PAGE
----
“How to Get Away With Murder” had 398,000 mentions in its first week. According to the report:

With a strong lead-in from perennial Shondaland favorites “Grey’s Anatomy” and “Scandal”, it’s no surprise that Thursday night’s newest favorite show reflected both strong ratings and a ton of Twitter buzz. “Gotham”, a new crime drama featuring a cast of villains from DC Comics’ Batman franchise, was a close second, garnering 350,000 mentions on Twitter in its premiere week. Among comedy programs, ABC’s “Black-ish” was the standout hit in social buzz, reaching 126,000 mentions.

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Is Apple About to Make a Big Social TV Play?

AppleLogoTrip Chowdhry, a co-founder and analyst at Global Equities Research, has been interviewing developers ahead of an Apple announcement set for October 16. ”All these developers strongly believe that Apple has opened its Apple TV APIs to some big developers including Facebook, Twitter, CNBC and Disney” Chowdhry said. “These developers feel that Facebook and Twitter APIs may be built into (the) Apple TV Platform API, which if true, could jump-start a completely new TV experience called ‘Social TV.’”

“A new experience called ‘Social TV’”? Really?

Regardless, there appears to be strong evidence that Facebook and Twitter will have the opportunity to integrate social features into the next Apple TV release. Adam Levy of The Motley Fool thinks that all companies involved would benefit: Read more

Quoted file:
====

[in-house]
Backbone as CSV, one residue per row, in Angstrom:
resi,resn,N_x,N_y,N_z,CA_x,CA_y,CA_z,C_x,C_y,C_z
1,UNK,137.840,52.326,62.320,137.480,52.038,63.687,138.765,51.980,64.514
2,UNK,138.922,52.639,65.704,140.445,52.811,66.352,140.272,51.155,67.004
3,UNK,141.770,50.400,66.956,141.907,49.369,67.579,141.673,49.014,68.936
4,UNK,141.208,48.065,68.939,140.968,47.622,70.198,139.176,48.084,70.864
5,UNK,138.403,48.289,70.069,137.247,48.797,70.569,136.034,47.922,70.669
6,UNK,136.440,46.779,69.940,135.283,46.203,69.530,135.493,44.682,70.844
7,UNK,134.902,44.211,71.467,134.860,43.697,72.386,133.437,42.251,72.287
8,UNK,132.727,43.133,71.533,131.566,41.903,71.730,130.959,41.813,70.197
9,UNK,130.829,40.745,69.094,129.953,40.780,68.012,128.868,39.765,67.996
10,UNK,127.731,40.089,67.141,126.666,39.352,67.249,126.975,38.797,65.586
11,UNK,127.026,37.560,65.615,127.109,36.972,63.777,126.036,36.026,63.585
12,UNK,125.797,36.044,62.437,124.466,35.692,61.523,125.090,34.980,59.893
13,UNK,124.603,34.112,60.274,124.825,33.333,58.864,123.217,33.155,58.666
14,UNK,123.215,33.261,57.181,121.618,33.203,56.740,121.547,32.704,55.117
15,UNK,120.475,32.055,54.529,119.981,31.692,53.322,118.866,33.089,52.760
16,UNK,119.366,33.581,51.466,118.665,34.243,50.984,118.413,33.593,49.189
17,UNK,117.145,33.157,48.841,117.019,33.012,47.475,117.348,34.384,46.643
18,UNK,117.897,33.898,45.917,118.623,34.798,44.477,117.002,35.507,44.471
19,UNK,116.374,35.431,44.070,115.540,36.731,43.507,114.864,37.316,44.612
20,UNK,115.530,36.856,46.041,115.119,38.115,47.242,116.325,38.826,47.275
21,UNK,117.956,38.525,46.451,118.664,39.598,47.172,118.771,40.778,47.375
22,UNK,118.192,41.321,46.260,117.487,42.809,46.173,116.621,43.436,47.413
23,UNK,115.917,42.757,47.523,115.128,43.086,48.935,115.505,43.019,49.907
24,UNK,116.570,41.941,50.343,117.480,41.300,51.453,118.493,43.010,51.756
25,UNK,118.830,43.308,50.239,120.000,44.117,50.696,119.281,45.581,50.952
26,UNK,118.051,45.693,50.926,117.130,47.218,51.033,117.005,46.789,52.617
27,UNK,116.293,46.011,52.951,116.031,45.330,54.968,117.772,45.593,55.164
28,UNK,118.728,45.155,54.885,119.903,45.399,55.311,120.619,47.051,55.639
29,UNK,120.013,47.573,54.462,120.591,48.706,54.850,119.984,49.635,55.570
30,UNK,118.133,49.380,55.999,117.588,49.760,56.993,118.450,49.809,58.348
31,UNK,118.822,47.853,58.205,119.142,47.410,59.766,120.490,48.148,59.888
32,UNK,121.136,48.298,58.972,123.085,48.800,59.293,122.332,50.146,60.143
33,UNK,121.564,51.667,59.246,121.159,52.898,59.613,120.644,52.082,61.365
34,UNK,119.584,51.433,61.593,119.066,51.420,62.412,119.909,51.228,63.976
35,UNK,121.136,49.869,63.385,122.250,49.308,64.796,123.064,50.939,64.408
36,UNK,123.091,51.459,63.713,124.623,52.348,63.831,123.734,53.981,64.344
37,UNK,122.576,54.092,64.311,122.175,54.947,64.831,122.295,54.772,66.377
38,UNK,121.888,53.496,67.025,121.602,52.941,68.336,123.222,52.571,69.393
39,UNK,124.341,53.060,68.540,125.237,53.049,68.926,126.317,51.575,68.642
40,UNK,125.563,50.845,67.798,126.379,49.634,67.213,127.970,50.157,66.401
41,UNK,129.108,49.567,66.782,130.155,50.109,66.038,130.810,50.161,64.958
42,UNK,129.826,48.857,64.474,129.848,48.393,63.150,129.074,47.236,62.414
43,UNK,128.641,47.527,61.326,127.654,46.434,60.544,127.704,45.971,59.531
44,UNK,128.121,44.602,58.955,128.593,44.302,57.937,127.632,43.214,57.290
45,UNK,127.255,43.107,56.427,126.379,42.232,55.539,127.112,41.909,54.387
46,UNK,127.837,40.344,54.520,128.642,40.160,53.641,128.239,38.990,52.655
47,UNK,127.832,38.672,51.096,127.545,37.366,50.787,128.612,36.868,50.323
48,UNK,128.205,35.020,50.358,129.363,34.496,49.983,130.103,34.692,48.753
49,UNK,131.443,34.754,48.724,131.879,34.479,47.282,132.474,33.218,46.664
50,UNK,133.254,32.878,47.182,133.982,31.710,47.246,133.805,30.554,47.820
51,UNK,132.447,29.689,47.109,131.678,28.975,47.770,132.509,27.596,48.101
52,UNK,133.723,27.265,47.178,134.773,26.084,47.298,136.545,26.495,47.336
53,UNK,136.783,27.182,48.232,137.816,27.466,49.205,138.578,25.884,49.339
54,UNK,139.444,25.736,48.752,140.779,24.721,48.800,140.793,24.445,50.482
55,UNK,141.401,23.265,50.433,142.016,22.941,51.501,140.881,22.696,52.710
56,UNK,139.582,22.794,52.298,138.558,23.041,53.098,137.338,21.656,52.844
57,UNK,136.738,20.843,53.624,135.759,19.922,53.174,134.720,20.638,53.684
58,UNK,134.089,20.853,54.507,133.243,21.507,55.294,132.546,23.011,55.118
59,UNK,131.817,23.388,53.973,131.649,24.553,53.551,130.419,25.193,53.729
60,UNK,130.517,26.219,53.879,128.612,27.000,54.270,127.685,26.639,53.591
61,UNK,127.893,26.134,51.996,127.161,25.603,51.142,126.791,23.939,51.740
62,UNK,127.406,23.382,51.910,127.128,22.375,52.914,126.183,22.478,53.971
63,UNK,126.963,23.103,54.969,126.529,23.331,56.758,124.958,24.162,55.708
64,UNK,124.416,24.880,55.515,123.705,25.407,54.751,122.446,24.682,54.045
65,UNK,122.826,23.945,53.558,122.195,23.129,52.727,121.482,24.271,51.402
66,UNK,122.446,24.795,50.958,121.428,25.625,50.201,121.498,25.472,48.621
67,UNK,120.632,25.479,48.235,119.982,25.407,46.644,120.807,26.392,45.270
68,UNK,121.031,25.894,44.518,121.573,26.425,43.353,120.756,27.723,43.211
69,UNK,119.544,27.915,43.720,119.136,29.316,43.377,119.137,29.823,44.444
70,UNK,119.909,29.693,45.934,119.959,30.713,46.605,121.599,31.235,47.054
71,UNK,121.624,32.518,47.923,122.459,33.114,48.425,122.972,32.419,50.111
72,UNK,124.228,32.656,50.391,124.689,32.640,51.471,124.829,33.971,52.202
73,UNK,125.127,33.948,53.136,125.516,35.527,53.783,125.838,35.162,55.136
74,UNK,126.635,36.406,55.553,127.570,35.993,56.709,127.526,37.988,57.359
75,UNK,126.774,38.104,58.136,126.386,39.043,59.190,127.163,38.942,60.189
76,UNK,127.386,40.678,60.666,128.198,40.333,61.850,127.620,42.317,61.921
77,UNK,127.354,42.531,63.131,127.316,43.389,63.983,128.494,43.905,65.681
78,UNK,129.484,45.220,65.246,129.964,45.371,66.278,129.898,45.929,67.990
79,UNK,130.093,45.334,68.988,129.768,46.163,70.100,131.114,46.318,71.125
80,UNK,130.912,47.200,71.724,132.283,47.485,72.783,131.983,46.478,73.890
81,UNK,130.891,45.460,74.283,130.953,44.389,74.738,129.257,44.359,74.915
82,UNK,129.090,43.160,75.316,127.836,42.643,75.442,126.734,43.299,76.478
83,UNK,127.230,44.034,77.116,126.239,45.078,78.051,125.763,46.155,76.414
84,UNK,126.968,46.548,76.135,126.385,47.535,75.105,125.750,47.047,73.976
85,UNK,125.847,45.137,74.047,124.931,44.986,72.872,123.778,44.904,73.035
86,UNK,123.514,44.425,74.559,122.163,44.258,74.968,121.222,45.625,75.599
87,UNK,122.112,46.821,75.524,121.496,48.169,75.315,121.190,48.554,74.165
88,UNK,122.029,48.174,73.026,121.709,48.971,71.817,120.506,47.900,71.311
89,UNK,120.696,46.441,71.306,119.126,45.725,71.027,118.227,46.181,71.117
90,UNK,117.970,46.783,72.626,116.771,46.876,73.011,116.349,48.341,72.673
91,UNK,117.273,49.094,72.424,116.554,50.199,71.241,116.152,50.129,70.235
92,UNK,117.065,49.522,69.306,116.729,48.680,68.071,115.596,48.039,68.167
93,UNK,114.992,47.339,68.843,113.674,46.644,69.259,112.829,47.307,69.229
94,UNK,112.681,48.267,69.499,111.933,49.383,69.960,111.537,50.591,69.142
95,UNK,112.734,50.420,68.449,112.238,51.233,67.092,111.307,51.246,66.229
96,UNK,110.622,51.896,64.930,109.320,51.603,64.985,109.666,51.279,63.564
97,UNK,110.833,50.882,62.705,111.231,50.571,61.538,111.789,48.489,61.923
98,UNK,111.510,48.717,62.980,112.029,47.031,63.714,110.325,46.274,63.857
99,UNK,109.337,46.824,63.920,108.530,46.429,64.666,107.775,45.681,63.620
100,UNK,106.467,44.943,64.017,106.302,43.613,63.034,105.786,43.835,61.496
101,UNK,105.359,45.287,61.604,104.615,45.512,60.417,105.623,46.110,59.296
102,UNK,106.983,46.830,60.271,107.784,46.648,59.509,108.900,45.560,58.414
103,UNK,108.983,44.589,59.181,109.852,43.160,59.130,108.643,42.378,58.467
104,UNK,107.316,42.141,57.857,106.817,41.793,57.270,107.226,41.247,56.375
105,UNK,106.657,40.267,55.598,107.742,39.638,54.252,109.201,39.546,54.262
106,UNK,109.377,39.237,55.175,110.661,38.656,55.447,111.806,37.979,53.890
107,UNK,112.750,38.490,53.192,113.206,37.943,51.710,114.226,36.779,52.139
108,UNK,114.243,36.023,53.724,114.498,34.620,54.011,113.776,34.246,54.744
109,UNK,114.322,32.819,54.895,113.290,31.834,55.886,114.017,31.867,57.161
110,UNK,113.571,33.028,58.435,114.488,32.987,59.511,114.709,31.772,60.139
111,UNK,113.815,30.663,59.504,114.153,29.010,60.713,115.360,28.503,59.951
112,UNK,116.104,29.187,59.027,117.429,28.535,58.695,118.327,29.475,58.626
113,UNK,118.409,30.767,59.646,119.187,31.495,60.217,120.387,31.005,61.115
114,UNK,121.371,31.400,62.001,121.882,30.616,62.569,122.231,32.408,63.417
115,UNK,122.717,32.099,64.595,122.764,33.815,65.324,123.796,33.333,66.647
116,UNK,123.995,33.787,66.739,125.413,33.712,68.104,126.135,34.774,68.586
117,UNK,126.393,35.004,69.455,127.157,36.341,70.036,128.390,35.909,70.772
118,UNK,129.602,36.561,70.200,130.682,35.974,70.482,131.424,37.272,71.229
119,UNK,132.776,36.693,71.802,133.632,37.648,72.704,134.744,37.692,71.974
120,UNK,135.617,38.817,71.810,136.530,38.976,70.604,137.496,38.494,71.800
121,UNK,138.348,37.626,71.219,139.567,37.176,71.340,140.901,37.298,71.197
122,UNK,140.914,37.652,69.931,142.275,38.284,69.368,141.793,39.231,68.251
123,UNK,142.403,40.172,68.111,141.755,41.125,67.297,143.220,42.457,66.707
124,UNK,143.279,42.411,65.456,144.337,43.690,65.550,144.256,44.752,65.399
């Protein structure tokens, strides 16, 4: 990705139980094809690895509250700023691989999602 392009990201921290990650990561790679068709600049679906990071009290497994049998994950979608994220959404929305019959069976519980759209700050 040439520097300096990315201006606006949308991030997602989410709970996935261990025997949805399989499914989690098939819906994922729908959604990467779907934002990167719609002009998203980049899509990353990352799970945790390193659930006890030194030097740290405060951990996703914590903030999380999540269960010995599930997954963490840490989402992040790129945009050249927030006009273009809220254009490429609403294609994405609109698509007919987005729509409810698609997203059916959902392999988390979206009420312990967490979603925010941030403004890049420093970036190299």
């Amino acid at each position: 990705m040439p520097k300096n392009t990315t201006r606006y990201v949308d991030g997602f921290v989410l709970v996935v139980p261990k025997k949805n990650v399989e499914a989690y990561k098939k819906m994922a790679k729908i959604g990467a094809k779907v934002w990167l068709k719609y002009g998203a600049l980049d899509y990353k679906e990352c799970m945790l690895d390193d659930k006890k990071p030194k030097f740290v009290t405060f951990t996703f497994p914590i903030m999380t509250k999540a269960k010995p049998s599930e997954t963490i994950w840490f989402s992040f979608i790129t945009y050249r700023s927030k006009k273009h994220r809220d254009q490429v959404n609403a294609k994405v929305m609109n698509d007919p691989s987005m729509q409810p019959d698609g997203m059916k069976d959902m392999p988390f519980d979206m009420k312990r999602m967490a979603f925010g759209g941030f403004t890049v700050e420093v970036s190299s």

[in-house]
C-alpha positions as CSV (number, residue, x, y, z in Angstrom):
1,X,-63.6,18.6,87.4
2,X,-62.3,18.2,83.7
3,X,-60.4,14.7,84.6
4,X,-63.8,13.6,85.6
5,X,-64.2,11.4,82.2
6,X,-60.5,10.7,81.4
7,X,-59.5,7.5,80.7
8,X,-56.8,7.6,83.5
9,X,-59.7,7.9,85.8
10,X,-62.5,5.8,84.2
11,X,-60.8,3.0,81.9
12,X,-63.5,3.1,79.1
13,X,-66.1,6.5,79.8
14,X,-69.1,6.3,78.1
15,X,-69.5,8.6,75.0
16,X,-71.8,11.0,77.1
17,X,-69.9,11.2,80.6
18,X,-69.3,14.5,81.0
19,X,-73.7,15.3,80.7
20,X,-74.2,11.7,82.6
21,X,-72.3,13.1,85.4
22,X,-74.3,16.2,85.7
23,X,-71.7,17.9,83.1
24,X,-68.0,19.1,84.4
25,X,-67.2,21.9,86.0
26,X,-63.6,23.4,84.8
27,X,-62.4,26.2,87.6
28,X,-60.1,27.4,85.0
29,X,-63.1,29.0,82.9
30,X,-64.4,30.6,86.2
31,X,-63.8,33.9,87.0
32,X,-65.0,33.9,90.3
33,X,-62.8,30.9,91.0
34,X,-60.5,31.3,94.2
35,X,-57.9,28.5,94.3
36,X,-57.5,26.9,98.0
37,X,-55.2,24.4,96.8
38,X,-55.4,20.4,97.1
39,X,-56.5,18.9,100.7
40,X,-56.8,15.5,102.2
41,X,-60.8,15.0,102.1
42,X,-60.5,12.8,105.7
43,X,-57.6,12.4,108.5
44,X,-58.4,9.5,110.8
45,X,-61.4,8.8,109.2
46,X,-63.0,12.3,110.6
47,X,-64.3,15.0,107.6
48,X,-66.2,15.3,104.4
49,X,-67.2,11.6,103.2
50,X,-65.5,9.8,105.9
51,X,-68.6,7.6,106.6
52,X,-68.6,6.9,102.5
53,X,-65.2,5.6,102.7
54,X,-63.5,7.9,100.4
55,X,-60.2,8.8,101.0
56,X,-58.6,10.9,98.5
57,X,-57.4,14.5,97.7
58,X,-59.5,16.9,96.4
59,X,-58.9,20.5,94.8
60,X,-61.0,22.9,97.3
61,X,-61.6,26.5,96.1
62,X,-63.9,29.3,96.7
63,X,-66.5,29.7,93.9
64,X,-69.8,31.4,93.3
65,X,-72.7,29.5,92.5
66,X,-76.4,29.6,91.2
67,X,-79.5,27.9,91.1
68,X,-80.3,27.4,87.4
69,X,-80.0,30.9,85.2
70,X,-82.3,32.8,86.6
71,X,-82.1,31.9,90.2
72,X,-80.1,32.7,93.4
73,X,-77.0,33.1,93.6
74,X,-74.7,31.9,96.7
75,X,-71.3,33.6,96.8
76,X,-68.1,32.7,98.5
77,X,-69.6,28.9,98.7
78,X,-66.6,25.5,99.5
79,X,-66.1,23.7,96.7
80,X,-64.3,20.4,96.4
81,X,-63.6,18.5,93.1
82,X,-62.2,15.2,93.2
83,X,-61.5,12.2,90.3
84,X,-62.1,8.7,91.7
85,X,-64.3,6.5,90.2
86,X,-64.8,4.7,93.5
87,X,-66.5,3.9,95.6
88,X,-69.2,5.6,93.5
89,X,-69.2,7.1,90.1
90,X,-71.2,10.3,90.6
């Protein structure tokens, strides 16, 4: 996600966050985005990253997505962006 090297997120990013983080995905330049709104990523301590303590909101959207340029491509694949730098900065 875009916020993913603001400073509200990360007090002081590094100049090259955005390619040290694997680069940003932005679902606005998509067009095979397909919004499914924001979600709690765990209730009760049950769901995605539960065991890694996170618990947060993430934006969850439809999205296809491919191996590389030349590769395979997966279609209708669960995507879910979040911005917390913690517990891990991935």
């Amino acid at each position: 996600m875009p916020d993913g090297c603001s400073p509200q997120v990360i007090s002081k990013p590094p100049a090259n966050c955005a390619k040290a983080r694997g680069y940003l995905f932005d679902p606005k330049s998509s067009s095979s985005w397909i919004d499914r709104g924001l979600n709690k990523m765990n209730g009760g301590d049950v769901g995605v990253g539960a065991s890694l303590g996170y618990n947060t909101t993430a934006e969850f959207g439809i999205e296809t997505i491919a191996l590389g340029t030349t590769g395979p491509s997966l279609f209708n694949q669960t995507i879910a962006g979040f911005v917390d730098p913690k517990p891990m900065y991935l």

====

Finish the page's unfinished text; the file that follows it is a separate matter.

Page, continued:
The 3 Social TV Stories You Missed This Week

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A lot happens in the week and you can’t click through everything. Here’s our pick for top social TV media links you may have missed.

1) Hulu might start running less ads. With the launch of their new mobile apps and growing subscription numbers, rumor has it that there could be less ads during your “Brooklyn Nine-Nine” binge fest. Some rumors need to be stopped: with Apple’s 30% take on in-app subscriptions, it’s not likely too happen anytime soon.

2) The NFL’s Week 5 #NameThePlay has some pretty good winners. If you’re not following the hashtag on game days, you’re missing out. The organization’s social team offers up clips of memorable plays for the week and fan’s can name them. Like the ‘Peytona 500′ for Manning’s 500th career touchdown pass. Who knew football fans could be so punny?

3) We all know that the #Gladiators are good live-tweeters but Darby Stanchfield, who plays Abby, is going for the win. If you aren’t following her on Thursdays, you’re missing out. Not only is she all over the episode before, during, and after it airs, but she does it all in CAPS LOCK and maximum emoji use. While the other actors are good at adding their two cents, Stanchfield is more hardcore than you are. She’s more hardcore than everyone.